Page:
The Moth Chase

Elevating the Art of Procrastanalysis – Academics wasting time on pop culture

Gravedancing and Avatar-dancing

with 3 comments

This episode really centered around two key relationships: Daniel and Amanda Graystone and Joseph and Sam Adama.  And these two connected to each other through Joseph’s ongoing grieving and Amanda’s continued impulsiveness…both of which actually paid off for them tonight.

It’s one thing for Joseph to see his gangster brother live out such violent scripts, but when his mother-in-law starts echoing the same sentiments, he pauses and seeks to call Amanda’s killing off.  Her jokes about the finger bones of Tauron children and her murderous whispers that she would kill Amanda with her own bare hands and sleep well at night both triggered moments of hesitation for Joseph, yet his final motivation for calling off the killing remains somewhat elusive.  Surely, numerous factors contributed to it – not least among them, his being a Caprican in a Tauron body (what a fabulous line in a tv series already pressing us to think about the mind/body/identity connection!) – but I actually got the sense that part of his motivation lay in a growing concern about the moral compass developing in his own son.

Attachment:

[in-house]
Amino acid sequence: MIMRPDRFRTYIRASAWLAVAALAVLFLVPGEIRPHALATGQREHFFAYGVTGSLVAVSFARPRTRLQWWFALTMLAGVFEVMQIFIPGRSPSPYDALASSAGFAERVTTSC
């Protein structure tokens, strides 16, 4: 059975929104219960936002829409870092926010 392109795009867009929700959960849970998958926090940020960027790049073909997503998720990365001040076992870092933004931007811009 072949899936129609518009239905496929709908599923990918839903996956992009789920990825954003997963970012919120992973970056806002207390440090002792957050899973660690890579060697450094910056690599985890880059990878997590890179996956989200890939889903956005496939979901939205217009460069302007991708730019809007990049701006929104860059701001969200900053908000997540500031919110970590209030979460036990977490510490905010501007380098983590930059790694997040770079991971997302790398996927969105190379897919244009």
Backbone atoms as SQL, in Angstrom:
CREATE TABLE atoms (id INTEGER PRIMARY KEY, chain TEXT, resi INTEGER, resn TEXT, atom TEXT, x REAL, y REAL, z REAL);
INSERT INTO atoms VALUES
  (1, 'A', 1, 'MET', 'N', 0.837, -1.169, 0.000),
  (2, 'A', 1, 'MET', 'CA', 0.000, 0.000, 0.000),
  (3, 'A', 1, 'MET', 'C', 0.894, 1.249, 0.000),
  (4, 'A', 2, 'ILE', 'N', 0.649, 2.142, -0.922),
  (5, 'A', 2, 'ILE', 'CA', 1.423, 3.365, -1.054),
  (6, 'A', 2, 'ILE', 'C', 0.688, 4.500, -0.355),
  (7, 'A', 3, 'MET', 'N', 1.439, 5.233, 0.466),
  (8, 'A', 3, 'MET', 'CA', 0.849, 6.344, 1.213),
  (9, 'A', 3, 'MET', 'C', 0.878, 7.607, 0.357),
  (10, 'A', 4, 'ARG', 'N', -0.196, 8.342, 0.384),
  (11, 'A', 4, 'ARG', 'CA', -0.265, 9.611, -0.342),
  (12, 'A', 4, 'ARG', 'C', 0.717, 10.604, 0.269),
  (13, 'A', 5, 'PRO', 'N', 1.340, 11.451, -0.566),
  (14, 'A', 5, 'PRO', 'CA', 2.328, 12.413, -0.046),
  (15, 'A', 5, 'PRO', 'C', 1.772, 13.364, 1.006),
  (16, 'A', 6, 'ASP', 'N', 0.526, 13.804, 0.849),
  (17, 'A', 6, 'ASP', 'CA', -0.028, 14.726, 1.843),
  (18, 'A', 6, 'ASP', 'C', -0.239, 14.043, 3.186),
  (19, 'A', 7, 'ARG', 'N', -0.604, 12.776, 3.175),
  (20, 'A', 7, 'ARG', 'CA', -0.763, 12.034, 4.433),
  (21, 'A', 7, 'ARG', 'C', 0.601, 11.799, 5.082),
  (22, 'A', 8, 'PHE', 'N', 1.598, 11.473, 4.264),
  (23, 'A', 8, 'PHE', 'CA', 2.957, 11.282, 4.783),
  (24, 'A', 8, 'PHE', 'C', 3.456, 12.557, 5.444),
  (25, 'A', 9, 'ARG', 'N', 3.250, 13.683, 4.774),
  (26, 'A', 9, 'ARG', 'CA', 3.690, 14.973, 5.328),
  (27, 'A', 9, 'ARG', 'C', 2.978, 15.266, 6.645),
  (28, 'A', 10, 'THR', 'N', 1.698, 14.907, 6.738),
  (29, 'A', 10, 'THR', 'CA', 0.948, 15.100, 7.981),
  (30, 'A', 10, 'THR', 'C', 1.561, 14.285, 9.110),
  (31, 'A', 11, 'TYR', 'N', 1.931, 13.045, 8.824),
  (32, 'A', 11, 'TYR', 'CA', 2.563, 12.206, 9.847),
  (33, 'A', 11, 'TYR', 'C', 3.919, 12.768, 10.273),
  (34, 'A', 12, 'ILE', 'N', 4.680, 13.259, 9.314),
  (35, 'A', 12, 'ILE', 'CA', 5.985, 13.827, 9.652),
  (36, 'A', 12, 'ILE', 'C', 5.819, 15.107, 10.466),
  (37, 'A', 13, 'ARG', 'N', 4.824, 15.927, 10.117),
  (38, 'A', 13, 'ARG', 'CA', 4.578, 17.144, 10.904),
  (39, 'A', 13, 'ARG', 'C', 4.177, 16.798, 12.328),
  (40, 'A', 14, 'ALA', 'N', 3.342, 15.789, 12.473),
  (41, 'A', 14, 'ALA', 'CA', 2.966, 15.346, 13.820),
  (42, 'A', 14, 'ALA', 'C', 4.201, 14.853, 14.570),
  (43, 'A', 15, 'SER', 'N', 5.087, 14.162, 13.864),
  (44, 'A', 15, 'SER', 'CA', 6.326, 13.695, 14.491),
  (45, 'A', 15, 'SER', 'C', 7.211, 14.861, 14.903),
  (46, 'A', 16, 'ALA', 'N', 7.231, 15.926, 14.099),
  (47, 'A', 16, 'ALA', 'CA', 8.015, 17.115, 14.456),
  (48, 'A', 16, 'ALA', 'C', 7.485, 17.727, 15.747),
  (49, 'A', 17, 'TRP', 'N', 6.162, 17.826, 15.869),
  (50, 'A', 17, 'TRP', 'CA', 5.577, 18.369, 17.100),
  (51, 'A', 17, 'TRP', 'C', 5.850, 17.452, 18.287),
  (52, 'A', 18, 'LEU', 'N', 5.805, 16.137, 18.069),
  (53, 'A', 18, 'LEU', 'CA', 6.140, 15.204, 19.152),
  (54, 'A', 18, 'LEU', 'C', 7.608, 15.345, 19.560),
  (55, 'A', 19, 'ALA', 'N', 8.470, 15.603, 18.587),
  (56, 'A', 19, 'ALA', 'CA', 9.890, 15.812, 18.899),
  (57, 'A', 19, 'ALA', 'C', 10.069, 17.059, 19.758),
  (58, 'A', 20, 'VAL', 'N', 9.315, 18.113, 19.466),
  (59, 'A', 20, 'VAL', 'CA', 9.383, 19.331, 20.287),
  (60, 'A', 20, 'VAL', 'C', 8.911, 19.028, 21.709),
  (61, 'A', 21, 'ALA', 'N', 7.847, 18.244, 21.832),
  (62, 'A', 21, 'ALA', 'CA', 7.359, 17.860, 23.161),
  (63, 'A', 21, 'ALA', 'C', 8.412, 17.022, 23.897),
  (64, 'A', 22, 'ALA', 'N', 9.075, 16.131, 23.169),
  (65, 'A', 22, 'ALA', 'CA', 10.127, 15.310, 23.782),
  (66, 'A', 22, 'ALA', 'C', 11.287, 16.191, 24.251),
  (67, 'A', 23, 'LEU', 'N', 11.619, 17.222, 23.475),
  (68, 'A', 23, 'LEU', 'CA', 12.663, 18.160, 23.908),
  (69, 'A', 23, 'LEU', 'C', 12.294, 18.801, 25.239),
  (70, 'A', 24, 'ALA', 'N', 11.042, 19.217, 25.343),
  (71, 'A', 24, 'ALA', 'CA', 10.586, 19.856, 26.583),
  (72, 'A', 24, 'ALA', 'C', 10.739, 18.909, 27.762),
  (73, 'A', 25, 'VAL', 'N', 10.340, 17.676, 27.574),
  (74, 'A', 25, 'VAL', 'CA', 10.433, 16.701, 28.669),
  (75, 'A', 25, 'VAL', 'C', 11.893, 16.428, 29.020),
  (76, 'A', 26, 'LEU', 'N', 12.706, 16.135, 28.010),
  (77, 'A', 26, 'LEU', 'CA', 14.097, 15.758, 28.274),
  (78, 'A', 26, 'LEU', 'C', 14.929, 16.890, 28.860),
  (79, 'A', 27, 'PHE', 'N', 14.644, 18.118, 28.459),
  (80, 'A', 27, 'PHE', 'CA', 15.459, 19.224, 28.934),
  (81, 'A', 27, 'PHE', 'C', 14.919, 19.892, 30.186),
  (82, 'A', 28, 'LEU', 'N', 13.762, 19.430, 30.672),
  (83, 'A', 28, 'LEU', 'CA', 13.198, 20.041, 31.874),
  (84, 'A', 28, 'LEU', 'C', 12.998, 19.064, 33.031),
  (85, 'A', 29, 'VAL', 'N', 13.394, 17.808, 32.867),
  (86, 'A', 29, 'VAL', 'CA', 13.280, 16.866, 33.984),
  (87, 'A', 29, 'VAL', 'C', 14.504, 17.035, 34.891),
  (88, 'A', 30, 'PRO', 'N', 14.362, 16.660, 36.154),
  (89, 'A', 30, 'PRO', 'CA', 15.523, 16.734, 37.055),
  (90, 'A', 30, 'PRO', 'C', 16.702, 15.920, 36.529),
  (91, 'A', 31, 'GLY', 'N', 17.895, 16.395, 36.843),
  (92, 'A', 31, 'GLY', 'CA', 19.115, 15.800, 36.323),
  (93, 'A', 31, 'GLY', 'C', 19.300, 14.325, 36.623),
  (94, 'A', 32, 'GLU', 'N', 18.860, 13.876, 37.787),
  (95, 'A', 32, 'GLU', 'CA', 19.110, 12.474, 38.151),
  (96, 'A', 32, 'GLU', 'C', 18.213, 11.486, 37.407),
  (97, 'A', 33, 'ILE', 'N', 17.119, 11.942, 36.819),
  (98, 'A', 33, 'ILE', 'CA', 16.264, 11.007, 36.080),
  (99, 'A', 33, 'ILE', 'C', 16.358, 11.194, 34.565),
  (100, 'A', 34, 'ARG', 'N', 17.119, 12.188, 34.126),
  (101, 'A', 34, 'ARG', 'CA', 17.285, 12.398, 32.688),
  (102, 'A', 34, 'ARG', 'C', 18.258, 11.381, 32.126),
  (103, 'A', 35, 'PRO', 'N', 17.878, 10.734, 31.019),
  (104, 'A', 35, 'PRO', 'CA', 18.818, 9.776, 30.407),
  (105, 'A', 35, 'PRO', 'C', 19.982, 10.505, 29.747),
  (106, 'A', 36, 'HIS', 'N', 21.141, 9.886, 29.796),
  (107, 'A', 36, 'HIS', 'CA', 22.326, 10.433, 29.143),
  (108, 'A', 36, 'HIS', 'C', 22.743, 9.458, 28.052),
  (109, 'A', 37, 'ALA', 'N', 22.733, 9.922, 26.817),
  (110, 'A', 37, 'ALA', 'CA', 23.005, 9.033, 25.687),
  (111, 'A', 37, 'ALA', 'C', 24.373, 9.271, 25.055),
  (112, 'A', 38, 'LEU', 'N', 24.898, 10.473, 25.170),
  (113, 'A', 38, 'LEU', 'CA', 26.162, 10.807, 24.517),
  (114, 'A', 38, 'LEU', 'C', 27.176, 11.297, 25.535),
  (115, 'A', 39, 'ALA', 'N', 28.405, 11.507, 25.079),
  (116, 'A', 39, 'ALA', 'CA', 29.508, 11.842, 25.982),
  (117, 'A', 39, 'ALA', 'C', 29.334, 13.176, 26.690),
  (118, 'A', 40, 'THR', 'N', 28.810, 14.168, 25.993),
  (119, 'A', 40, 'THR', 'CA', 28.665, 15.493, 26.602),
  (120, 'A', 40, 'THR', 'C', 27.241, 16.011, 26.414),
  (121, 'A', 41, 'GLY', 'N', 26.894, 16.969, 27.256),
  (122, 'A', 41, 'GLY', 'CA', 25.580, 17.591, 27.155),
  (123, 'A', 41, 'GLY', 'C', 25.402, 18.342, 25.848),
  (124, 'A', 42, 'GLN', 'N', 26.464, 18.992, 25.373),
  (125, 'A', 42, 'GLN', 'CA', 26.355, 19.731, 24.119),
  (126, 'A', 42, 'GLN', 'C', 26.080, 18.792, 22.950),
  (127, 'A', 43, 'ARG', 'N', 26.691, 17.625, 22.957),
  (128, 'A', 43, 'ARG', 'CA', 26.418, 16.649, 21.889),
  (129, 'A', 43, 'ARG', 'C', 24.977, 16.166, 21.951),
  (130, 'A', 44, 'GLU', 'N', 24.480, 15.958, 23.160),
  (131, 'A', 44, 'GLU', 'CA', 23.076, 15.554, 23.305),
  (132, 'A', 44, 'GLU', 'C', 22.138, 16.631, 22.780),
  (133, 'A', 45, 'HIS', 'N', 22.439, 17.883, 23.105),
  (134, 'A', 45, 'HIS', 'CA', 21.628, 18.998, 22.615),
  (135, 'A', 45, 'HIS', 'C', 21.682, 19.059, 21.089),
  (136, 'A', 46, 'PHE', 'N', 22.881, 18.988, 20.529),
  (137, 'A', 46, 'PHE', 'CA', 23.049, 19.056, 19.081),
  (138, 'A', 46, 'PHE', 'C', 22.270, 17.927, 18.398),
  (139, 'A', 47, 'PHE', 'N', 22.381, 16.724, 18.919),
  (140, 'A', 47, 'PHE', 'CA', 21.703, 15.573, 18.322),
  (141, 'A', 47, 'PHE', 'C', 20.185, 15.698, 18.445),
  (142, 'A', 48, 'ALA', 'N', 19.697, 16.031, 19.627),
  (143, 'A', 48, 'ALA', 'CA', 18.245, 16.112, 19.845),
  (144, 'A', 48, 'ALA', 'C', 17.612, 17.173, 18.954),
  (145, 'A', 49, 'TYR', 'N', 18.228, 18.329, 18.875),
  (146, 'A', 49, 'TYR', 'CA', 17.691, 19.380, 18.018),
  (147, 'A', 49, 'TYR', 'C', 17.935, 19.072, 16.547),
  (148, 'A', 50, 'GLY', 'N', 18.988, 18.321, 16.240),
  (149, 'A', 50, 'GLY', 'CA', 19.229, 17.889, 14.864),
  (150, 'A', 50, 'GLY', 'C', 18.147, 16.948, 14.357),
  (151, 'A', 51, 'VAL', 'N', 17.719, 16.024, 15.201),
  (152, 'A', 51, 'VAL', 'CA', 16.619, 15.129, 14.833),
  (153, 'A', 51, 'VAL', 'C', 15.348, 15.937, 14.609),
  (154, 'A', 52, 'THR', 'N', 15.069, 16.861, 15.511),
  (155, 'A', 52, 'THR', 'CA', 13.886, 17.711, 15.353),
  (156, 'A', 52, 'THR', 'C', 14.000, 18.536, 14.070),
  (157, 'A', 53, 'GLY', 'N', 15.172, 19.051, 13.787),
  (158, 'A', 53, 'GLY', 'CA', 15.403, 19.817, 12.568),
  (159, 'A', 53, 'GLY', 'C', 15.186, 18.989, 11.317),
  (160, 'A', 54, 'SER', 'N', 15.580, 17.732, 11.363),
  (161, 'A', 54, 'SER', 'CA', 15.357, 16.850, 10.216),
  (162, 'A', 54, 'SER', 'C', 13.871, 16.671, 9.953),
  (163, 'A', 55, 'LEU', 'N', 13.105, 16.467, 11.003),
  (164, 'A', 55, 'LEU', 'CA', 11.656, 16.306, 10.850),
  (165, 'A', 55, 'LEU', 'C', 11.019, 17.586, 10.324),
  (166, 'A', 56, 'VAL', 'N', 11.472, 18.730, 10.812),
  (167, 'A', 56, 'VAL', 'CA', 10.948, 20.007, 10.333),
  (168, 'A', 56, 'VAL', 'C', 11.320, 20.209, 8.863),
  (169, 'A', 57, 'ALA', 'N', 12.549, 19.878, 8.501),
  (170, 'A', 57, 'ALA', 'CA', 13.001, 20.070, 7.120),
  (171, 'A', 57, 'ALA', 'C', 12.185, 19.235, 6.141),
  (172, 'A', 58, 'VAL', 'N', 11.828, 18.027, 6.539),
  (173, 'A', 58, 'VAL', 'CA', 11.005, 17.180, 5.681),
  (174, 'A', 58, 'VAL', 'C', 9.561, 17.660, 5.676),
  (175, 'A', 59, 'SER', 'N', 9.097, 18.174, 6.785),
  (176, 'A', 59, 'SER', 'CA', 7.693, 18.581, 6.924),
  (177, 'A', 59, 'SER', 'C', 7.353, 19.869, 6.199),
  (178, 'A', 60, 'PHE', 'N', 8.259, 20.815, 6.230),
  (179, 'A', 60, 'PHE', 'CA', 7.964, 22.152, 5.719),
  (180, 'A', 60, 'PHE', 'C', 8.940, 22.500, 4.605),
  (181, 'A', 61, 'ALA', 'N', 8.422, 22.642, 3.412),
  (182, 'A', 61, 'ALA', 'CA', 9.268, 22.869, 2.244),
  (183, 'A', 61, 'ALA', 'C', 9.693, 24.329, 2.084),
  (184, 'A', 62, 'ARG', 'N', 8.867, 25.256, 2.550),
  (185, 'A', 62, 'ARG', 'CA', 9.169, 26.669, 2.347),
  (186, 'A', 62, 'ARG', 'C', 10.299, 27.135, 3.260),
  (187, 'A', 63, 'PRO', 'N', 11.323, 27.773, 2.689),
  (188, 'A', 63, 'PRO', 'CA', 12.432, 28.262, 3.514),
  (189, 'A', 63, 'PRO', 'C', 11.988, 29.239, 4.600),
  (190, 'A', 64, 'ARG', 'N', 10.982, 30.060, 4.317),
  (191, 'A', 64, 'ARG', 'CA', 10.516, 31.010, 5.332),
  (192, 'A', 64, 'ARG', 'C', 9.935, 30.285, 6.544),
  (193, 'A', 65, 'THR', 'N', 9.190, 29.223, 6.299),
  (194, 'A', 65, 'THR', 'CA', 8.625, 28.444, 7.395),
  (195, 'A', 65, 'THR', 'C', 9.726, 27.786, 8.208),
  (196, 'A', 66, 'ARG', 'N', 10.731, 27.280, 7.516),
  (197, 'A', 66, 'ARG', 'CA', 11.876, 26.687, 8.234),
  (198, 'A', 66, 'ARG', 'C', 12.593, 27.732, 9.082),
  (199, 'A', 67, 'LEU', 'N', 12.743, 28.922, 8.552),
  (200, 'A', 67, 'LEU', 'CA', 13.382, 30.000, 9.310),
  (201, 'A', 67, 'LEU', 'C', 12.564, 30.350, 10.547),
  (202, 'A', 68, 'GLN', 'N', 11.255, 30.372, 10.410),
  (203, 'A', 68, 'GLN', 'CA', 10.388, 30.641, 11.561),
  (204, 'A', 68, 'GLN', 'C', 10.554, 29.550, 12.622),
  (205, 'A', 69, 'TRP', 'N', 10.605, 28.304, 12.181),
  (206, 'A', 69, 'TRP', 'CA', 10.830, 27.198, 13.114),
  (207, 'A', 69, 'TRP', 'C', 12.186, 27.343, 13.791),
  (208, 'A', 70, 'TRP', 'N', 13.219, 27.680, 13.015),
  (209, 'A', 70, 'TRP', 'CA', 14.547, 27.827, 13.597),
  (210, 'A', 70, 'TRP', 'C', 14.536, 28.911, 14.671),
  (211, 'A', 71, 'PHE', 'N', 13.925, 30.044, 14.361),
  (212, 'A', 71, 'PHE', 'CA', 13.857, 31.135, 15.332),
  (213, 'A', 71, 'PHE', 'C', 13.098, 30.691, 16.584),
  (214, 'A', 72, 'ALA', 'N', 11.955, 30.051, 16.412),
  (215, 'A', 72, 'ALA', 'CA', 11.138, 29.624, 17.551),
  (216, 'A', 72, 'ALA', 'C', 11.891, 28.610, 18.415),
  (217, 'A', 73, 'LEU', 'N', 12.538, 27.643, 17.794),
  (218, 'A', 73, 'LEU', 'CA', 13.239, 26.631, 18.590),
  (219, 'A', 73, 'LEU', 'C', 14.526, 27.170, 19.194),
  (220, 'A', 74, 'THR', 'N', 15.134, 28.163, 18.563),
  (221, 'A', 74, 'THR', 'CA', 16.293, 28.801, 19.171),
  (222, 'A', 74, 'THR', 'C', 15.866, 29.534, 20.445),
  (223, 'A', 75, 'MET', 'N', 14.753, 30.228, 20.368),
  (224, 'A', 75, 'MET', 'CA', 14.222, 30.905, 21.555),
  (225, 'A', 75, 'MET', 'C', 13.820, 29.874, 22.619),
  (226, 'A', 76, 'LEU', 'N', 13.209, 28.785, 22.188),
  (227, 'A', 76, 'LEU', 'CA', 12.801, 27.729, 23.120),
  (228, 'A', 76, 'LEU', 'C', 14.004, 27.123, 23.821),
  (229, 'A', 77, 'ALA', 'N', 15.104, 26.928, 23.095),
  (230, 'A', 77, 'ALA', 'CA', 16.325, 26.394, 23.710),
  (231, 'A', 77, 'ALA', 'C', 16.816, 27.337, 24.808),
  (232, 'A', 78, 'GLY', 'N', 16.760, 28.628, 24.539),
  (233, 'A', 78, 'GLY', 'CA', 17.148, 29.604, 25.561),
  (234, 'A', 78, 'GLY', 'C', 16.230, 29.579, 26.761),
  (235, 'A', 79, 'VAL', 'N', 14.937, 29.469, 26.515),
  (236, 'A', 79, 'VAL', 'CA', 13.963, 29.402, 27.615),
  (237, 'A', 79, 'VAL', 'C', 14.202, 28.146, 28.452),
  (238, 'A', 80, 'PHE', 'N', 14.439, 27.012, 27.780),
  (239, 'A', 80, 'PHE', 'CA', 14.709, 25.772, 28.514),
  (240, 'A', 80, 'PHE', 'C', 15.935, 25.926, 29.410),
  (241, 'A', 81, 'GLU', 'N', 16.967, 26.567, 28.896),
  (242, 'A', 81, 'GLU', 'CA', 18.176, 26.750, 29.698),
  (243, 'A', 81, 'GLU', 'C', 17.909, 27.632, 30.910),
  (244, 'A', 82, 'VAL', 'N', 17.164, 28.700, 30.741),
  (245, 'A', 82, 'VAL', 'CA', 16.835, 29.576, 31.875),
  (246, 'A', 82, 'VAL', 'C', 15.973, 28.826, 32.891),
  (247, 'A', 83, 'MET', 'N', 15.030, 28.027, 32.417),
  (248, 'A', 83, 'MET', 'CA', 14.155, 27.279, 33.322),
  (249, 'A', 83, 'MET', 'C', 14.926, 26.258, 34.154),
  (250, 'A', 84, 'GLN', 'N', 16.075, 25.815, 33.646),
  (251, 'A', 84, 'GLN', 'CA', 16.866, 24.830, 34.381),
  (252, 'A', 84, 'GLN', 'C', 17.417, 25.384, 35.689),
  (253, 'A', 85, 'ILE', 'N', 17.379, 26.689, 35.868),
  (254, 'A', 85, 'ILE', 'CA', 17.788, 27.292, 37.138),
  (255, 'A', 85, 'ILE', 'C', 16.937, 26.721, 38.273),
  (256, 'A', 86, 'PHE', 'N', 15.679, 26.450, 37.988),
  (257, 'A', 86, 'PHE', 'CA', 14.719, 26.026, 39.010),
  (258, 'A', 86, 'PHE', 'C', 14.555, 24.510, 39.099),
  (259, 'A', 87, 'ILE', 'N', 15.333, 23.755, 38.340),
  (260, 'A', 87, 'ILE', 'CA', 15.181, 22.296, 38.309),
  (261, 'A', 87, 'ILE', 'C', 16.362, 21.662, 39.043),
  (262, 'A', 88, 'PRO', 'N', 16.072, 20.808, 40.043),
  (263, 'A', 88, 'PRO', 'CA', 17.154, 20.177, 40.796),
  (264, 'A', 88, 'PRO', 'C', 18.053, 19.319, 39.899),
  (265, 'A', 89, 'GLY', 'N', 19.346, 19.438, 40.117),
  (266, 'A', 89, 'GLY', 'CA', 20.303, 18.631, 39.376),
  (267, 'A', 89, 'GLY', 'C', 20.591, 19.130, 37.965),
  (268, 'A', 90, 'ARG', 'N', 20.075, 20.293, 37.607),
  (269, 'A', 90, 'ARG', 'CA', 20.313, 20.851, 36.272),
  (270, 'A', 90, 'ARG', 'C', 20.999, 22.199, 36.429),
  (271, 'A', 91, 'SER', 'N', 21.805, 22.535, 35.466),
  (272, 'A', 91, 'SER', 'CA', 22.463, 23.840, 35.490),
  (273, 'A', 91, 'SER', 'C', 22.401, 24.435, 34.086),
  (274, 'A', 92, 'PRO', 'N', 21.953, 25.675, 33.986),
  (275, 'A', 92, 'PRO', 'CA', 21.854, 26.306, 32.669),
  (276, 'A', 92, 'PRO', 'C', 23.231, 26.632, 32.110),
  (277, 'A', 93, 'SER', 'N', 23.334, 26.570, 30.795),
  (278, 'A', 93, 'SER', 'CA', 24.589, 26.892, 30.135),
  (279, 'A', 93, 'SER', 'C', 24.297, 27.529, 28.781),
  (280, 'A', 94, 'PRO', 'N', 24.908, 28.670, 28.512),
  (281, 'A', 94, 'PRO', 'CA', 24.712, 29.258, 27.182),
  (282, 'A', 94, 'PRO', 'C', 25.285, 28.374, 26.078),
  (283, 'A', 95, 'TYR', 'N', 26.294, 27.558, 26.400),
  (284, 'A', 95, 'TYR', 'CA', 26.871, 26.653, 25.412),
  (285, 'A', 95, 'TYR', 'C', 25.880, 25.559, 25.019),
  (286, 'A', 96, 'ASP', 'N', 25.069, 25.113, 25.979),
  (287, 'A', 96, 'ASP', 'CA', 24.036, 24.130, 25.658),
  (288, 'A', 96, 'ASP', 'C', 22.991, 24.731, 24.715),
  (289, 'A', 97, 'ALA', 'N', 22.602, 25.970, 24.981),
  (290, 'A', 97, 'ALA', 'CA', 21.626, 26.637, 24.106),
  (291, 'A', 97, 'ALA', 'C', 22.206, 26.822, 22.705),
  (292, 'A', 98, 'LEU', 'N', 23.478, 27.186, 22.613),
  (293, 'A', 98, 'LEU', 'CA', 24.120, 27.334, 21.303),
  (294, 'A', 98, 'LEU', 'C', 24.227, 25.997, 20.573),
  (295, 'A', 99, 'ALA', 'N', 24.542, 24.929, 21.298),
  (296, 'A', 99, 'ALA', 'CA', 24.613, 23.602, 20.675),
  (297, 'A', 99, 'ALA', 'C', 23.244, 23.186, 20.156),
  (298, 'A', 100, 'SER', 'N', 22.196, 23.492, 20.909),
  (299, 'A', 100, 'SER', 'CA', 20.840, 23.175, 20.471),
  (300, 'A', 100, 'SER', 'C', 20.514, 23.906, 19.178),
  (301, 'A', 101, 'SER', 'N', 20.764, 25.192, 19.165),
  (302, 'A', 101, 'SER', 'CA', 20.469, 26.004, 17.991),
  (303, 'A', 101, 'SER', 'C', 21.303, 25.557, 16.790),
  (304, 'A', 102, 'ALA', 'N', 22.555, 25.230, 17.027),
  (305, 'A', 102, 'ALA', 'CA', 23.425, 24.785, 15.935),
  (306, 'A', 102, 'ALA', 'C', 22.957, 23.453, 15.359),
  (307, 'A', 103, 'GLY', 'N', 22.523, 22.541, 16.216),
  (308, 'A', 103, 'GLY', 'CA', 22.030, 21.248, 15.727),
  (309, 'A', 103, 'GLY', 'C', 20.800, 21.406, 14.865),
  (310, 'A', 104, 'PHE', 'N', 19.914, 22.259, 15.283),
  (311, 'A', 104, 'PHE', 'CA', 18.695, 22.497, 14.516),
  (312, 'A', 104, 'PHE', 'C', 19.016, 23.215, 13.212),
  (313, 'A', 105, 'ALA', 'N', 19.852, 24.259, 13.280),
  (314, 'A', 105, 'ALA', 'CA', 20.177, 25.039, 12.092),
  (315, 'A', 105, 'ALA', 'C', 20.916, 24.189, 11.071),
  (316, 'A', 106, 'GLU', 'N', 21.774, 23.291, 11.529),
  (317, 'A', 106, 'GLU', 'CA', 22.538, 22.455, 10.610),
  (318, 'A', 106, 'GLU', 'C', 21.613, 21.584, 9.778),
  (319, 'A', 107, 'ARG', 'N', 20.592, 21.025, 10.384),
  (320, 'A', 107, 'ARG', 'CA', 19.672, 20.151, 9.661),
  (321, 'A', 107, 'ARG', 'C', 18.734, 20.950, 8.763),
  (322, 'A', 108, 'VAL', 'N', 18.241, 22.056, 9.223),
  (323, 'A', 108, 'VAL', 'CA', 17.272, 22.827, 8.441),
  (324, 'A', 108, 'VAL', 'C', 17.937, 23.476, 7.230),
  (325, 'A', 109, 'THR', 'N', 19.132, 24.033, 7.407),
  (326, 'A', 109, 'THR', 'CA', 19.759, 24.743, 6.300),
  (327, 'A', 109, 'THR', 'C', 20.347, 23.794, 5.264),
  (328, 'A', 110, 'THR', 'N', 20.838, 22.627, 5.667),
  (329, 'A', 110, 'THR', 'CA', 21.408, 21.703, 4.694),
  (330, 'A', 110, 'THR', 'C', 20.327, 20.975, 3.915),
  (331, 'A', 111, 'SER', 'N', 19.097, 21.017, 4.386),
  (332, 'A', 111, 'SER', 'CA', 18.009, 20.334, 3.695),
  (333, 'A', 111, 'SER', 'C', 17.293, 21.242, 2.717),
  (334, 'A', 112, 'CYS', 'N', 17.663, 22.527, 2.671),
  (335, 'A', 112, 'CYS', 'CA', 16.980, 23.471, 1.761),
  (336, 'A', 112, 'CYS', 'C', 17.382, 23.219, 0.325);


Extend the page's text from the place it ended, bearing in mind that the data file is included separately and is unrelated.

The grandmother’s vicious advice to the young William, that you can get more out of enemies because they’re scared of you, than you can out of friends revealed that the young Adama will be receiving training in brutality not only from his dear Uncle, but from his maternal granny also!  As she and Sam continue to be greater influences in William’s life than his own father, I couldn’t help but wonder how Joseph felt about his choice in babysitters; a need created by the loss of his wife and daughter? And in a way, perhaps it was his own ongoing grief – over the loss of wife, daughter and, potentially, son – that called him back to his own moral center.